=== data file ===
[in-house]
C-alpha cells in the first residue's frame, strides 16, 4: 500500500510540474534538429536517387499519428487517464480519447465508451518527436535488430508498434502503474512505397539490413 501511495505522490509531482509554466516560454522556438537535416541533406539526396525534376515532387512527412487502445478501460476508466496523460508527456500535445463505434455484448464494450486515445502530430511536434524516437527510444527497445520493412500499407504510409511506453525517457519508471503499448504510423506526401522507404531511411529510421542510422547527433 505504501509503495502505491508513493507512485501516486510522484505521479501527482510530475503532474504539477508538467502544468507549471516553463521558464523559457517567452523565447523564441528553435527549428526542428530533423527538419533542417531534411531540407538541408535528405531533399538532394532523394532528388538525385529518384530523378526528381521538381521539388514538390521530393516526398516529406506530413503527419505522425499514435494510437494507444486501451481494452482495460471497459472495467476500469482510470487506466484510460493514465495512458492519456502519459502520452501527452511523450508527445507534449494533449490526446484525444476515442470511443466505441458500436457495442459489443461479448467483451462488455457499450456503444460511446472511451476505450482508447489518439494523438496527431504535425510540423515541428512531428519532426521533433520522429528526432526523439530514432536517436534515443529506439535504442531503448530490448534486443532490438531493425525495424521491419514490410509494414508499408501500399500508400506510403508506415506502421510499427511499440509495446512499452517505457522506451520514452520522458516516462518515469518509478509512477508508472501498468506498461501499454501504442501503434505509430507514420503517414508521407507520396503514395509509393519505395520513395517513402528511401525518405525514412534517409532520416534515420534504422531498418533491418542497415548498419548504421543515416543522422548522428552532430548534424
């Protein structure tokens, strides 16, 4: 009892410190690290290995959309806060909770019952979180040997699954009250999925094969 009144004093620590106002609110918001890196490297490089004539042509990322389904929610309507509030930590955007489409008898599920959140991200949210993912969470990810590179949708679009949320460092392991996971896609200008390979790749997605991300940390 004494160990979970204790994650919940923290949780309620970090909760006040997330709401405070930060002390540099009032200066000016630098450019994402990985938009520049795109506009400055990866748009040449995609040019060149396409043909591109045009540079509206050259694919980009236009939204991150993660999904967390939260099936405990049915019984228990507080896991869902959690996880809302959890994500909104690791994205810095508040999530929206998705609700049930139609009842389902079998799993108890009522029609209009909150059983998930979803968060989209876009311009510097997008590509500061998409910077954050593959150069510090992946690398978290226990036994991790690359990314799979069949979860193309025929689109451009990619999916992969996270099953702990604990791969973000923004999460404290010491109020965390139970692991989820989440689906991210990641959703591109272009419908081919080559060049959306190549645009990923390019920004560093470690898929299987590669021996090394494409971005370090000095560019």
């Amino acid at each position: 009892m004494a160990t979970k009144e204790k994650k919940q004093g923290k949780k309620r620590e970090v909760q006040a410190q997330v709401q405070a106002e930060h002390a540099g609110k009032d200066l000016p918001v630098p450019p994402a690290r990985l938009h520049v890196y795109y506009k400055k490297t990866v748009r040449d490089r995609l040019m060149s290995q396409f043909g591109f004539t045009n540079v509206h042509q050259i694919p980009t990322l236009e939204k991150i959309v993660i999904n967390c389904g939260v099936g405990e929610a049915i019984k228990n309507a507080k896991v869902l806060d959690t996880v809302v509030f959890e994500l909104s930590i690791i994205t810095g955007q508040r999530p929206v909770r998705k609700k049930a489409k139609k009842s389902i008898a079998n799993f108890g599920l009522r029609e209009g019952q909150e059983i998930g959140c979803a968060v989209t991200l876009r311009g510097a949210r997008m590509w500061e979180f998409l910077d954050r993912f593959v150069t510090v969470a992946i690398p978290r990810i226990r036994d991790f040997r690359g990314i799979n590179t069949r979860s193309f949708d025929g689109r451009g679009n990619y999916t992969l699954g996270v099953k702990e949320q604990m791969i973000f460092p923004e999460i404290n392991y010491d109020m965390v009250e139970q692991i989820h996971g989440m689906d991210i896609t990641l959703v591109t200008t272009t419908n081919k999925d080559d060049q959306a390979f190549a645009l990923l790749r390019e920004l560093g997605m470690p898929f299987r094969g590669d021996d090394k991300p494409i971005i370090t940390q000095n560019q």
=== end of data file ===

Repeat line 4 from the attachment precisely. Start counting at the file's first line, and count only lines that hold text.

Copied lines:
């Amino acid at each position: 009892m004494a160990t979970k009144e204790k994650k919940q004093g923290k949780k309620r620590e970090v909760q006040a410190q997330v709401q405070a106002e930060h002390a540099g609110k009032d200066l000016p918001v630098p450019p994402a690290r990985l938009h520049v890196y795109y506009k400055k490297t990866v748009r040449d490089r995609l040019m060149s290995q396409f043909g591109f004539t045009n540079v509206h042509q050259i694919p980009t990322l236009e939204k991150i959309v993660i999904n967390c389904g939260v099936g405990e929610a049915i019984k228990n309507a507080k896991v869902l806060d959690t996880v809302v509030f959890e994500l909104s930590i690791i994205t810095g955007q508040r999530p929206v909770r998705k609700k049930a489409k139609k009842s389902i008898a079998n799993f108890g599920l009522r029609e209009g019952q909150e059983i998930g959140c979803a968060v989209t991200l876009r311009g510097a949210r997008m590509w500061e979180f998409l910077d954050r993912f593959v150069t510090v969470a992946i690398p978290r990810i226990r036994d991790f040997r690359g990314i799979n590179t069949r979860s193309f949708d025929g689109r451009g679009n990619y999916t992969l699954g996270v099953k702990e949320q604990m791969i973000f460092p923004e999460i404290n392991y010491d109020m965390v009250e139970q692991i989820h996971g989440m689906d991210i896609t990641l959703v591109t200008t272009t419908n081919k999925d080559d060049q959306a390979f190549a645009l990923l790749r390019e920004l560093g997605m470690p898929f299987r094969g590669d021996d090394k991300p494409i971005i370090t940390q000095n560019q």